Advice from IR Approved Author Bill Lefurgy: “Find a way to get honest feedback.”

Into the Suffering City: A Novel of Baltimore received a 4+ star review, making it an IndieReader Approved title.

Following find an interview with author Bill Lefurgy.

What is the name of the book and when was it published?

The book’s name is “Into the Suffering City: A Novel of Baltimore;” the official publication date is April 15, 2020.

What’s the book’s first line? 

“Dr. Sarah Kennecott scanned the dead girl’s naked body.”

What’s the book about? Give us the “pitch”.  

A courageous young female doctor and a tormented private eye enter the seedy underworld of 1909 Baltimore in search of a killer. The city is jumping with danger and excitement with new thrills like cocaine and moving pictures. Old troubles still thrive, including vice, corruption, and the pain of brazen racism and sexism. Dr. Sarah Kennecott is on the autism spectrum—a trait unidentified at the time. Her passion is justice for murder victims, and after getting fired for looking too closely into the killing of a showgirl, she refuses to back down. Sarah forms an unlikely bond with Jack Harden, a down-on-his-luck private detective. The clues lead into Baltimore’s dark criminal world that hides a stunning pair of secrets, each of which is worth killing to keep. As Sarah and Jack move between gritty dives and grand mansions, the story reveals the contrasts of a city straddling the border of north and south and at the crossroads of the past and future.

What inspired you to write the book? A particular person? An event?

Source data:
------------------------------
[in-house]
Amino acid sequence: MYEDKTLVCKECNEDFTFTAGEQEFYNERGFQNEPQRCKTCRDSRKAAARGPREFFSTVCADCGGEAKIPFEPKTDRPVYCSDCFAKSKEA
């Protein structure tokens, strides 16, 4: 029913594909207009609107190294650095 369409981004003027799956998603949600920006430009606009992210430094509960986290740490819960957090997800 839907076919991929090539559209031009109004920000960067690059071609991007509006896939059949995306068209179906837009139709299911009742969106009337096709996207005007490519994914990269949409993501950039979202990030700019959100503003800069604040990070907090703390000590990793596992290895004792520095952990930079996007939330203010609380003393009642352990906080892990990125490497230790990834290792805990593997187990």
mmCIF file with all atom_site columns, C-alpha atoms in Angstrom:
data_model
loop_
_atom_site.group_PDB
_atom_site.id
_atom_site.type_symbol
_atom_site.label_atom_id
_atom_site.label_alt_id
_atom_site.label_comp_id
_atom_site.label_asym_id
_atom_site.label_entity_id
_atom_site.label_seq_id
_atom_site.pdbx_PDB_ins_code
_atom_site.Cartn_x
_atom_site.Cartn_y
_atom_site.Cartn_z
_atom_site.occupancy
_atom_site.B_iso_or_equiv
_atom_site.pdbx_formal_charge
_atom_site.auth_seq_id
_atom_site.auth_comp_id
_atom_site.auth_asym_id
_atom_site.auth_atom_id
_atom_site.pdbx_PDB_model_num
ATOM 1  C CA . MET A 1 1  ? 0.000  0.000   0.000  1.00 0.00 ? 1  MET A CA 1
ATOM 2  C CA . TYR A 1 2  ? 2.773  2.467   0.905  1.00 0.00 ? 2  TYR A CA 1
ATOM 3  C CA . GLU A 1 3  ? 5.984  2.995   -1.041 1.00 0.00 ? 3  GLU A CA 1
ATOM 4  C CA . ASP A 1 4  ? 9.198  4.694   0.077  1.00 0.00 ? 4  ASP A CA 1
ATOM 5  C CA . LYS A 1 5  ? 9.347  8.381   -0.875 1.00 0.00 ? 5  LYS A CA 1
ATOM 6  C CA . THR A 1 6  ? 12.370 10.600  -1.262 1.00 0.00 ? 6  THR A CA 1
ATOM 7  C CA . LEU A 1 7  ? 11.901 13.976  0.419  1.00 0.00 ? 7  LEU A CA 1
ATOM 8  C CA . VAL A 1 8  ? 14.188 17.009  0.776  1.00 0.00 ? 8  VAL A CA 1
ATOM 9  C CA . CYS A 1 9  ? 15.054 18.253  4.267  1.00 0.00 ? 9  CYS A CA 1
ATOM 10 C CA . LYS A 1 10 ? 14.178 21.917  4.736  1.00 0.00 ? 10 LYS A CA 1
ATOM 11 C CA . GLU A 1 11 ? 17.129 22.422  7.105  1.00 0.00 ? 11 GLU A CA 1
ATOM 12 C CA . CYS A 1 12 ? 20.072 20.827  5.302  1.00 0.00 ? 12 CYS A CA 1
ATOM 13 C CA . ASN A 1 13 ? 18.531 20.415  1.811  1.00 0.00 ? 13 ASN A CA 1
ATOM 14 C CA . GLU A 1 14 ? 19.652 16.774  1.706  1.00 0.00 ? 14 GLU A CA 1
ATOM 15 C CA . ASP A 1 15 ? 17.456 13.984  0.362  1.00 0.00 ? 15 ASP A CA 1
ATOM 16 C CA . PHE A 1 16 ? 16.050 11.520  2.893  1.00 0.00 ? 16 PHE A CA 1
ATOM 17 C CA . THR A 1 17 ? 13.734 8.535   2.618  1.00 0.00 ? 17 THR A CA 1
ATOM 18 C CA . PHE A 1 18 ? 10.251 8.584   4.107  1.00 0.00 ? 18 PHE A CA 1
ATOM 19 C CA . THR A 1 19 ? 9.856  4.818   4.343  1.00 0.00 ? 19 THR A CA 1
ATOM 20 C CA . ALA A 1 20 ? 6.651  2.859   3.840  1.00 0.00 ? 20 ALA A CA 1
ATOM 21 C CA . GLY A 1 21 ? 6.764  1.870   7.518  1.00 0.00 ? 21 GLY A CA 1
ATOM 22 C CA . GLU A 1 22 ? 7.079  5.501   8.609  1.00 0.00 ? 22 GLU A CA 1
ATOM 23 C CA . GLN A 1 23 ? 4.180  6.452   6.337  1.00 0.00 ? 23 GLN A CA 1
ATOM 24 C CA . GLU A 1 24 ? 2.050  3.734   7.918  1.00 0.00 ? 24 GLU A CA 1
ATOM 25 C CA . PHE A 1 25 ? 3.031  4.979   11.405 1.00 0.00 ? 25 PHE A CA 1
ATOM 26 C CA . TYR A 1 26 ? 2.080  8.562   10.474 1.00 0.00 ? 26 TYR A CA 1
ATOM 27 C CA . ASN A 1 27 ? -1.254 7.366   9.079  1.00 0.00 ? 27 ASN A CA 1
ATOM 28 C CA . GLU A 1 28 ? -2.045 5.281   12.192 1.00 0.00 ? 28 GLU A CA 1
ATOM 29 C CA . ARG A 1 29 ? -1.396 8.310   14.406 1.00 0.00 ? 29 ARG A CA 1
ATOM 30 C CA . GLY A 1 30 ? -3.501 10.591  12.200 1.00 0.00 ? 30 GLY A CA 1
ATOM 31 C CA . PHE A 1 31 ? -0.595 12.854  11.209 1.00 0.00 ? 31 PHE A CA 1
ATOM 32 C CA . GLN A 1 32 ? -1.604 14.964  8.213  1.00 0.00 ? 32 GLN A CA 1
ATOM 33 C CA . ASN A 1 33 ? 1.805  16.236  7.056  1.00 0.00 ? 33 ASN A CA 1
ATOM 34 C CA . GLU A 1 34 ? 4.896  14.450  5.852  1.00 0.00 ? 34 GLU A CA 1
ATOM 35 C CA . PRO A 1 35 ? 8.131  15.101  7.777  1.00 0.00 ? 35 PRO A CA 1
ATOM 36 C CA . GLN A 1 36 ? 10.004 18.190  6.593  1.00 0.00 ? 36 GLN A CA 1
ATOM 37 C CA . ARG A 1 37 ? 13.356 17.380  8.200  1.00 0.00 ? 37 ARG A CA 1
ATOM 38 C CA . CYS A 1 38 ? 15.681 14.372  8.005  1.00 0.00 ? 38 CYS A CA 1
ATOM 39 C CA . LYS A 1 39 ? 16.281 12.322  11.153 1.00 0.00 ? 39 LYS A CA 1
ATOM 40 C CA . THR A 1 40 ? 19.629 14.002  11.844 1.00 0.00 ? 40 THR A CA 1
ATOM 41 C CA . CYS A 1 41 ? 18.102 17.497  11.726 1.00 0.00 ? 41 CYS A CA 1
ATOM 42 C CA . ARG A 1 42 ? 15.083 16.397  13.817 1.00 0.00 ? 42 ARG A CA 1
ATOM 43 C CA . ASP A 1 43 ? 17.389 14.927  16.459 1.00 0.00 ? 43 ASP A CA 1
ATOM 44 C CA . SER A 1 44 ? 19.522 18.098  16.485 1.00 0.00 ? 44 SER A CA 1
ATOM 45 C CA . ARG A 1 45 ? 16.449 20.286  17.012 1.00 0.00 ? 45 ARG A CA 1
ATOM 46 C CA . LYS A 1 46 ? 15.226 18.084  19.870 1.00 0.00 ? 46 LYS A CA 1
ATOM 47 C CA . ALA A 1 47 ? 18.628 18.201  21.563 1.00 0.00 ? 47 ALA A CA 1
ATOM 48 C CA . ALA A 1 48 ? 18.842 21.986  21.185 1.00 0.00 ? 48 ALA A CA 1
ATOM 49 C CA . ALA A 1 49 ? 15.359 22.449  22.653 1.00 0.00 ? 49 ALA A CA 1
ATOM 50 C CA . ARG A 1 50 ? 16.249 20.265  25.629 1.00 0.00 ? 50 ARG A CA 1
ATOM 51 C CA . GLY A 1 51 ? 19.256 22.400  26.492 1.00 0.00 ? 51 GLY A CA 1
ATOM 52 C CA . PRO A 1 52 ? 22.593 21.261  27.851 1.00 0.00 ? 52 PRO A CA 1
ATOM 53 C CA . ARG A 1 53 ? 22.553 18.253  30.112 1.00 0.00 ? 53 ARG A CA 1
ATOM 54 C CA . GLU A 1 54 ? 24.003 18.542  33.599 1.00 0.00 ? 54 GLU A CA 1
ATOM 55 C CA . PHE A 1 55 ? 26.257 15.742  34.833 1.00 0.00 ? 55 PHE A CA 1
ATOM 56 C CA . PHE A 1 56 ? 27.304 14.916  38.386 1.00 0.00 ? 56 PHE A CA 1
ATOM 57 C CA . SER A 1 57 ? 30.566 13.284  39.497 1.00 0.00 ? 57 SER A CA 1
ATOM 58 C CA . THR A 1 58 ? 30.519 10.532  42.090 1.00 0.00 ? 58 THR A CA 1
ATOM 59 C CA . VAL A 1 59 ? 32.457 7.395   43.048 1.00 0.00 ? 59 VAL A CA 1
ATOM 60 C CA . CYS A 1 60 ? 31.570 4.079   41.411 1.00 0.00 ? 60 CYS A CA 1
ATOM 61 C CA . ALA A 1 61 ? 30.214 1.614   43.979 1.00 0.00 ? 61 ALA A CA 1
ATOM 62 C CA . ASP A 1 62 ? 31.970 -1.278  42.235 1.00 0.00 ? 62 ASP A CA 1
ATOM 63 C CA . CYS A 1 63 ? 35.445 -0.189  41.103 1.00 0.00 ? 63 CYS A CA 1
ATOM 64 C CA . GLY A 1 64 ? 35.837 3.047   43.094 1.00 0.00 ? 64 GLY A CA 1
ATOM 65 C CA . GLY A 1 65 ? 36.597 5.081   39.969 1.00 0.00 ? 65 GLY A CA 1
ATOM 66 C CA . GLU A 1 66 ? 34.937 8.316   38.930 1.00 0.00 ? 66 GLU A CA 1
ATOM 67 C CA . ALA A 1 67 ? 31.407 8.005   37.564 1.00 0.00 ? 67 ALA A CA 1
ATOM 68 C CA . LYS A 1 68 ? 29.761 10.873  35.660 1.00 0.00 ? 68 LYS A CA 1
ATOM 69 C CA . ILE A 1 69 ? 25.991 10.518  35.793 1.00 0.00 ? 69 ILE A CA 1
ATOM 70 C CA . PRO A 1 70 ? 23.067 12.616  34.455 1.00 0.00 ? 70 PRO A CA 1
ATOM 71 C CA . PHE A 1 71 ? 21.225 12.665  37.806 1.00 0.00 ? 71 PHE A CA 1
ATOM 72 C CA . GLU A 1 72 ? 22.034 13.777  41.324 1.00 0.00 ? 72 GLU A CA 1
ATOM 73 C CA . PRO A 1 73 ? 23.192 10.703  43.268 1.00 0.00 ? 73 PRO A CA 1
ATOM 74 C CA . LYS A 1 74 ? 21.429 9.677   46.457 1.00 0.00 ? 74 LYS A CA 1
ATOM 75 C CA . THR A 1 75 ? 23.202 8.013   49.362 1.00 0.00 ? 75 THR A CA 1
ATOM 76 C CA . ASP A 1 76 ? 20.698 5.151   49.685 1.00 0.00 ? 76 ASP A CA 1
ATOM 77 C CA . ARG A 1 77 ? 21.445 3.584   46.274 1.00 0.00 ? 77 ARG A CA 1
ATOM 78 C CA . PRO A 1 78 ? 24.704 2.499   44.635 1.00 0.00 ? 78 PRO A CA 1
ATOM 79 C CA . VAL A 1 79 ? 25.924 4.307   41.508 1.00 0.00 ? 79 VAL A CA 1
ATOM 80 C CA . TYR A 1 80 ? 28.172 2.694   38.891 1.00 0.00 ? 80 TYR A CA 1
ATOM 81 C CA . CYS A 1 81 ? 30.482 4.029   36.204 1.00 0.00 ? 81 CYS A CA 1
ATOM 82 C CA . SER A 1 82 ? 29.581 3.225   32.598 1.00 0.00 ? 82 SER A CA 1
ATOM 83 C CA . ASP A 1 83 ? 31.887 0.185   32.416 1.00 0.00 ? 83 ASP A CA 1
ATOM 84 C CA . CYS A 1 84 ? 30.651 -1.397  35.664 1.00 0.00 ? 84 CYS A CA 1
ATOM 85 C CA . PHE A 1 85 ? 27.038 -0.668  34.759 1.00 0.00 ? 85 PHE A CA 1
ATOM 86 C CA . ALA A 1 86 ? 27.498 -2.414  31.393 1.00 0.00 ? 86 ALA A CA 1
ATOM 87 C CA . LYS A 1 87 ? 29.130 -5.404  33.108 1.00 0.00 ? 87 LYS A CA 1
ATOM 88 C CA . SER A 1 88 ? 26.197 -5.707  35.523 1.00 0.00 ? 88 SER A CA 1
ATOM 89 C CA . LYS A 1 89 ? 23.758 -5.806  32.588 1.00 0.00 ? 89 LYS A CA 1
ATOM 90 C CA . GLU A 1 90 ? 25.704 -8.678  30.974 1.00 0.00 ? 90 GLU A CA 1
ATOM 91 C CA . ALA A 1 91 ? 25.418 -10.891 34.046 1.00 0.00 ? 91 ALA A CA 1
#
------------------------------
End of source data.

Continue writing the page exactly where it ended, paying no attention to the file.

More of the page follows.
The book is inspired by two major elements of my life. First was my work as a historian, including serving as the Baltimore City Archivist early in my career. I ran across lots of eye-popping stories and kept telling myself “someone needs to write a novel about this stuff.” So I did! The second event was the birth of my first child, who is autistic. His experience in the world is unique, and I thought it would be fascinating to apply a perspective like that to a fictional character. We hear quite a bit these days about autism but it isn’t dealt with all that much in fiction.

What’s the main reason someone should really read this book? 

This is an immersive story with characters you care about and root for as they overcome all kinds of difficulties. The book is also a twisty mystery that keeps the reader guessing until the end. You also learn about life 100 years ago when things we take for granted now were just appearing—cars, electricity, child labor laws, and the campaign for women’s rights.

What’s the most distinctive thing about the main character?  Who-real or fictional-would you say the character reminds you of? 

Sarah Kennecott has two distinctions. She’s a brilliant female doctor at a time when women were regarded as second-class citizens–they couldn’t vote or go into restaurants unescorted. And she’s on the autism spectrum at a time when nobody had a clue what “on the spectrum” meant. The fictional character that’s most like her is Saga Norén, the female detective in the Swedish TV drama “The Bridge.” Sarah is more ladylike than Saga, but just as fierce. For Jack Harden, his most distinctive traits are his decency and empathy for others. He’s a far better man than his time, which is remarkable given his own struggles in life. He reminds me of Will Kane, the resolute Gary Cooper character in “High Noon.” Jack’s got a sense of humor and is a better judge of people, but both characters are brave, modest, and honorable.

If they made your book into a movie, who would you like to see play the main character(s)?

My  top choice for Sarah would be Charlotte Riley, a British actress who was most recently in “Press” on PBS Masterpiece. She’s small, dark, and intense. Brie Larson or Saoirse Ronan would also be great. For Jack I see Chris Hemsworth or maybe Tom Hiddleston.